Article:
COLUMN: The effect of coercive control on family court cases

INTRODUCED as a form of domestic abuse in late 2015, coercive and controlling behaviour comes under Section 76 of the Serious Crime Act 2015.

Coercive and controlling behaviour can impact every aspect of a relationship, from the day-to-day activities through to money and finances.

This form of abuse can also continue even after separation and have an impact upon making arrangements for children.

We are seeing an increasing number of cases in which coercive and controlling behaviour is alleged as part of family legal proceedings.

Gianna Lisiecki-Cunane: O Donnell Solicitors

It comes in many forms and often manifests in emotional rather than physical abuse. Although wide ranging in its manifestation, it can generally be defined in the following ways:

Coercion will usually involve a pattern of acts encompassing, for example, assault, intimidation, humiliation and threats.

Controlling behaviour involves a range of acts designed to render an individual subordinate and to corrode their sense of personal autonomy.

It is not uncommon for those subject to domestic abuse in this form to be unaware that such coercion is taking place at the time.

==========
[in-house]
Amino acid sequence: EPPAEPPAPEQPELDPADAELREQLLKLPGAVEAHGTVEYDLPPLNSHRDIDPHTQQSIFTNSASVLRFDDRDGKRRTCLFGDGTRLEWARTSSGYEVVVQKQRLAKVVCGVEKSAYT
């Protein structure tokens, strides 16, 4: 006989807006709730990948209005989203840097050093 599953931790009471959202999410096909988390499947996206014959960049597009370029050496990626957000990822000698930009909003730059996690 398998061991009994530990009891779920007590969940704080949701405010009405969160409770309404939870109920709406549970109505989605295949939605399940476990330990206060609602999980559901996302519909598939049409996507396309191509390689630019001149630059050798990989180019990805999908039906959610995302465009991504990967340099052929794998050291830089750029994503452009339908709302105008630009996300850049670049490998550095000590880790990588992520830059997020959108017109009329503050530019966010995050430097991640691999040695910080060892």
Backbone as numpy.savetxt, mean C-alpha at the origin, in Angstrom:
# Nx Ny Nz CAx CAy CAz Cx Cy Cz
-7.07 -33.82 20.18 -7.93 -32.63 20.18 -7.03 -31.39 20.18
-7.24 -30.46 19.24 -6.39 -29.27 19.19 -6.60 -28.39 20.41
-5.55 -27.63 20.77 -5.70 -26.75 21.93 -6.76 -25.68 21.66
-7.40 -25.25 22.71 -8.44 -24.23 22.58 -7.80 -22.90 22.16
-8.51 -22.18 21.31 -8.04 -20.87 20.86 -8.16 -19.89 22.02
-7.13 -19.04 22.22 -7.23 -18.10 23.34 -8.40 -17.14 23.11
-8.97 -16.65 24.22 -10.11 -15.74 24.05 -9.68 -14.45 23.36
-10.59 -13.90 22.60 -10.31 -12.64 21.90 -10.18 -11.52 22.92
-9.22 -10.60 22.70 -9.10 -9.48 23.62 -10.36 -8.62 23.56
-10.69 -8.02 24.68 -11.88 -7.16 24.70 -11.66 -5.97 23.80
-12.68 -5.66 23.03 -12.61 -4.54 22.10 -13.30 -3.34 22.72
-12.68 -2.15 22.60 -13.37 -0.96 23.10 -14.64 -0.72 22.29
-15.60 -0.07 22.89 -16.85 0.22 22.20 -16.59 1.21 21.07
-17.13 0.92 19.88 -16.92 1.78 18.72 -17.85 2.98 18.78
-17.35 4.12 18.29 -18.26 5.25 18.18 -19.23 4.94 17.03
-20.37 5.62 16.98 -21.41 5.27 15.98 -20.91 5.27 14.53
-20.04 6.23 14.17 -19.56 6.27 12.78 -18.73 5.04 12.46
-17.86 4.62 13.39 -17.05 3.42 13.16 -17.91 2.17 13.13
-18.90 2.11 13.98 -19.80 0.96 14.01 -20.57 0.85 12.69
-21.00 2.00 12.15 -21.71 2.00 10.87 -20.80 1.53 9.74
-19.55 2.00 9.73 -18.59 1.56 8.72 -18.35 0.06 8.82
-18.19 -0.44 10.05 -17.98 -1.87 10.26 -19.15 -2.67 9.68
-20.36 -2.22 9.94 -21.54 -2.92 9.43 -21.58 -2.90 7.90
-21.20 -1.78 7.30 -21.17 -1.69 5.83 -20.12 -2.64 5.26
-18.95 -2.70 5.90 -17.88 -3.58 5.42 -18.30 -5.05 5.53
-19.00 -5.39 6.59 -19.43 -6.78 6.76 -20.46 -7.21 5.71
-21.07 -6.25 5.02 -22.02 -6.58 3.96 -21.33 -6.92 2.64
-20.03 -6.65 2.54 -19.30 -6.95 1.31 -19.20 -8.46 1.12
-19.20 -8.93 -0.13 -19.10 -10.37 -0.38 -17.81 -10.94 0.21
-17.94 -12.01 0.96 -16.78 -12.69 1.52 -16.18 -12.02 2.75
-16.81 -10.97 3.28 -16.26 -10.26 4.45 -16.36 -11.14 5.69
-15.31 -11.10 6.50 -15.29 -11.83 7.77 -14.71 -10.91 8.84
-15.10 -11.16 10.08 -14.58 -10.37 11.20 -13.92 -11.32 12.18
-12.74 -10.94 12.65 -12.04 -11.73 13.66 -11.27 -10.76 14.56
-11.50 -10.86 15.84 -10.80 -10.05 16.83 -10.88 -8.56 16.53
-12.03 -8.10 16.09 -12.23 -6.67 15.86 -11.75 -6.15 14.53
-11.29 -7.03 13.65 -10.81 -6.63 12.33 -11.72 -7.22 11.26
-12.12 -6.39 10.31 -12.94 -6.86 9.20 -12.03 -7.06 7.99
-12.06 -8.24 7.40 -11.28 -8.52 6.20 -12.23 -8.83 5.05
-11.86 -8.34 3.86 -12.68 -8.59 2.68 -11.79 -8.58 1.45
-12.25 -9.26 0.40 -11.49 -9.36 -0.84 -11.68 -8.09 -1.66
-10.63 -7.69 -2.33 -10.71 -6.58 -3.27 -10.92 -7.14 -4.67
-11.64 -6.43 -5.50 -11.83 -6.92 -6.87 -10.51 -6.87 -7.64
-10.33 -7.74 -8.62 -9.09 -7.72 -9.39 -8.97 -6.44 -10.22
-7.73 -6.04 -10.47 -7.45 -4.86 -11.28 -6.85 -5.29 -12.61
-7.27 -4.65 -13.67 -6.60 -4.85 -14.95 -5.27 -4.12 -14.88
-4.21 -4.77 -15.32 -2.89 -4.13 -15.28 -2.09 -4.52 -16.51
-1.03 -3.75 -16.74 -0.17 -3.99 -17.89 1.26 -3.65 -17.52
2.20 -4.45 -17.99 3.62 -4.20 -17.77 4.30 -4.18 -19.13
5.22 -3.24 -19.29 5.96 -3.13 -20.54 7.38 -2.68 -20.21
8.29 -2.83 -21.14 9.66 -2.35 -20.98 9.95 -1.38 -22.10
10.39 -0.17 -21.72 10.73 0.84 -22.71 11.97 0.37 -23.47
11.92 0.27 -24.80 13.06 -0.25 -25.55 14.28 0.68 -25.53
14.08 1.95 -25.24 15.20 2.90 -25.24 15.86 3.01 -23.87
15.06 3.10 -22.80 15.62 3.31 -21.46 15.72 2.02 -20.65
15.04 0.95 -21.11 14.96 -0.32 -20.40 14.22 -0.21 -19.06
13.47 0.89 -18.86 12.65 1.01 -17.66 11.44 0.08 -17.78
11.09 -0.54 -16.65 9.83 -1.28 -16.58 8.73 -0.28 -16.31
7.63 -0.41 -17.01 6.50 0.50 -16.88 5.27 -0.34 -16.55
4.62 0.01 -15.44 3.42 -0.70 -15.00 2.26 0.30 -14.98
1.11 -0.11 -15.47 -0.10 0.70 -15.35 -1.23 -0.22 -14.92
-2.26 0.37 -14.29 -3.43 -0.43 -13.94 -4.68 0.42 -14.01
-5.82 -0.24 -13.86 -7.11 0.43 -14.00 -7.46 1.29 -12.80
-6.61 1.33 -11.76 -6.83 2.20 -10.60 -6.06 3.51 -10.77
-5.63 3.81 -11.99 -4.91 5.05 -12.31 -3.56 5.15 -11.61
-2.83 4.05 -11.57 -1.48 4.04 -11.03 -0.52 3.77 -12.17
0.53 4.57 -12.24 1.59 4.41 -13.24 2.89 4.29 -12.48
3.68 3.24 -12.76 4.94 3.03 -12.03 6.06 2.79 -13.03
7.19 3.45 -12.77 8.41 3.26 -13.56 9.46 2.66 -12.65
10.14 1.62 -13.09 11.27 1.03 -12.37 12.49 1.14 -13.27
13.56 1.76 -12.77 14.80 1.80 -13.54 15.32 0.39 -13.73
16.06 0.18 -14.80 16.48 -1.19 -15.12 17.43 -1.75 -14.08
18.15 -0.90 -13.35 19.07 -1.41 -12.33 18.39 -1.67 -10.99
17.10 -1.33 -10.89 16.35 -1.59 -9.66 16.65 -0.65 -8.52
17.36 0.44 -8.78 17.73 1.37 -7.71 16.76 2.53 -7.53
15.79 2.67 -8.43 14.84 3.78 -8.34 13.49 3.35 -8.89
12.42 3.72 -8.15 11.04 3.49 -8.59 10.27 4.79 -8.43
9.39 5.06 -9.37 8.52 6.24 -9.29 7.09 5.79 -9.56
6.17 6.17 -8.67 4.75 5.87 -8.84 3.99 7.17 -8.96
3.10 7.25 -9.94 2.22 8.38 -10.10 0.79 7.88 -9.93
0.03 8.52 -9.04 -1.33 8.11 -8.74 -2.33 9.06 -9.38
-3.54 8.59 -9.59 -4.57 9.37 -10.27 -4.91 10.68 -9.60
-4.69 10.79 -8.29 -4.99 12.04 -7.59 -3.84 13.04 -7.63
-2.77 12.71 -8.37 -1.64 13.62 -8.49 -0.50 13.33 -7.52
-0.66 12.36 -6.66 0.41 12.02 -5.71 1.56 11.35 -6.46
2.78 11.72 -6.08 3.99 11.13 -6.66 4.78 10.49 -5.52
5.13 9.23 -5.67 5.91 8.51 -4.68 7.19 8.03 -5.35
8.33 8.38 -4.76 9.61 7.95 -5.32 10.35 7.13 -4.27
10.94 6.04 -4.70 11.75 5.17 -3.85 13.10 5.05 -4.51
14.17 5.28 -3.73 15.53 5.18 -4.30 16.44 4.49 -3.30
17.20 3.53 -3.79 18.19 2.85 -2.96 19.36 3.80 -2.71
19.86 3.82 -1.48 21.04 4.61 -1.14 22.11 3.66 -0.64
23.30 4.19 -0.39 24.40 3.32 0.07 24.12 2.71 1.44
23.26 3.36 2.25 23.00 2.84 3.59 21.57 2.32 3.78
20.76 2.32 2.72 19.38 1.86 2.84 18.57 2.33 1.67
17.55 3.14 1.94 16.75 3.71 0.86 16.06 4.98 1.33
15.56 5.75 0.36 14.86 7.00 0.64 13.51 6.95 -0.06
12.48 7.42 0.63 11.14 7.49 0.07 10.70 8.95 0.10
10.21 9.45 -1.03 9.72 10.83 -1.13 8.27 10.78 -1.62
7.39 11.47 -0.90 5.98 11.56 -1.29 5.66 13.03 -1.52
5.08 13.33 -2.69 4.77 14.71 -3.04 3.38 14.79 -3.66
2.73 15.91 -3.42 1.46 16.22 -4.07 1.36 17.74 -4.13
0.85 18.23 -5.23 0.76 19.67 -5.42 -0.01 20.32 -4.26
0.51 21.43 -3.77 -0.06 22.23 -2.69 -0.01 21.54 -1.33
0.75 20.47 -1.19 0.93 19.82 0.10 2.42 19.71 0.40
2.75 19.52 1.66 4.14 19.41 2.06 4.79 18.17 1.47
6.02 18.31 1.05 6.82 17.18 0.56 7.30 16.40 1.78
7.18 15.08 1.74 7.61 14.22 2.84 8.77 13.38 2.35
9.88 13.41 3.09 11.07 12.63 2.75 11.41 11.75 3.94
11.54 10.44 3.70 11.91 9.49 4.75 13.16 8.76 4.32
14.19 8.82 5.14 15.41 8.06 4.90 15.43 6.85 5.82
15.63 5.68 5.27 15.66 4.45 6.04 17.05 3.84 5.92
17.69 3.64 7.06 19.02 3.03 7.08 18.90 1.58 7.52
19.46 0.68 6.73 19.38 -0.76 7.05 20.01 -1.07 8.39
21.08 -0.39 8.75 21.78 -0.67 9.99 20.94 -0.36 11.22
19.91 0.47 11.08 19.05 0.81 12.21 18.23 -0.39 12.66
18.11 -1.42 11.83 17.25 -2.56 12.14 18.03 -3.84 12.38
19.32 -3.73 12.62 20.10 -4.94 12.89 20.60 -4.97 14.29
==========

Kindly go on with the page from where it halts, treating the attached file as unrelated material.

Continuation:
Due to its often underlying nature, this type of abuse is frequently subject to dispute from the accused abusing party.

As a relatively new legal offence, the current approach by the family courts is inconsistent, and how each judge deals with the issue can vary significantly.

The process of the court involving allegations of domestic abuse will often require the abuse to be listed in ‘Scott schedule’. The party making the allegations will outline the nature of each allegation, and the other party will then be allowed to provide a response to each allegation.

It has been widely recognised this approach is limited when it comes to coercive and controlling behaviour as it often involves small acts repeated over time; acts which when detailed individually may not appear to be particularly significant and are not considered to be ‘abuse’.

The treatment of the family court’s approach was highlighted in the case of F v M [2021] EWFC 4. The judge noted ‘the significance of individual acts may only be understood properly within the context of wider behaviour’, calling for more training and a greater awareness from professionals in relation to the issues this type of abuse can cause.

The advice of a knowledgeable and experienced family lawyer is crucial. If you are affected by controlling and coercive behaviour or domestic abuse more generally, contact Gianna Lisiecki-Cunane O’Donnell Solicitors on 01457 761883.

Leave a Reply

Your email address will not be published.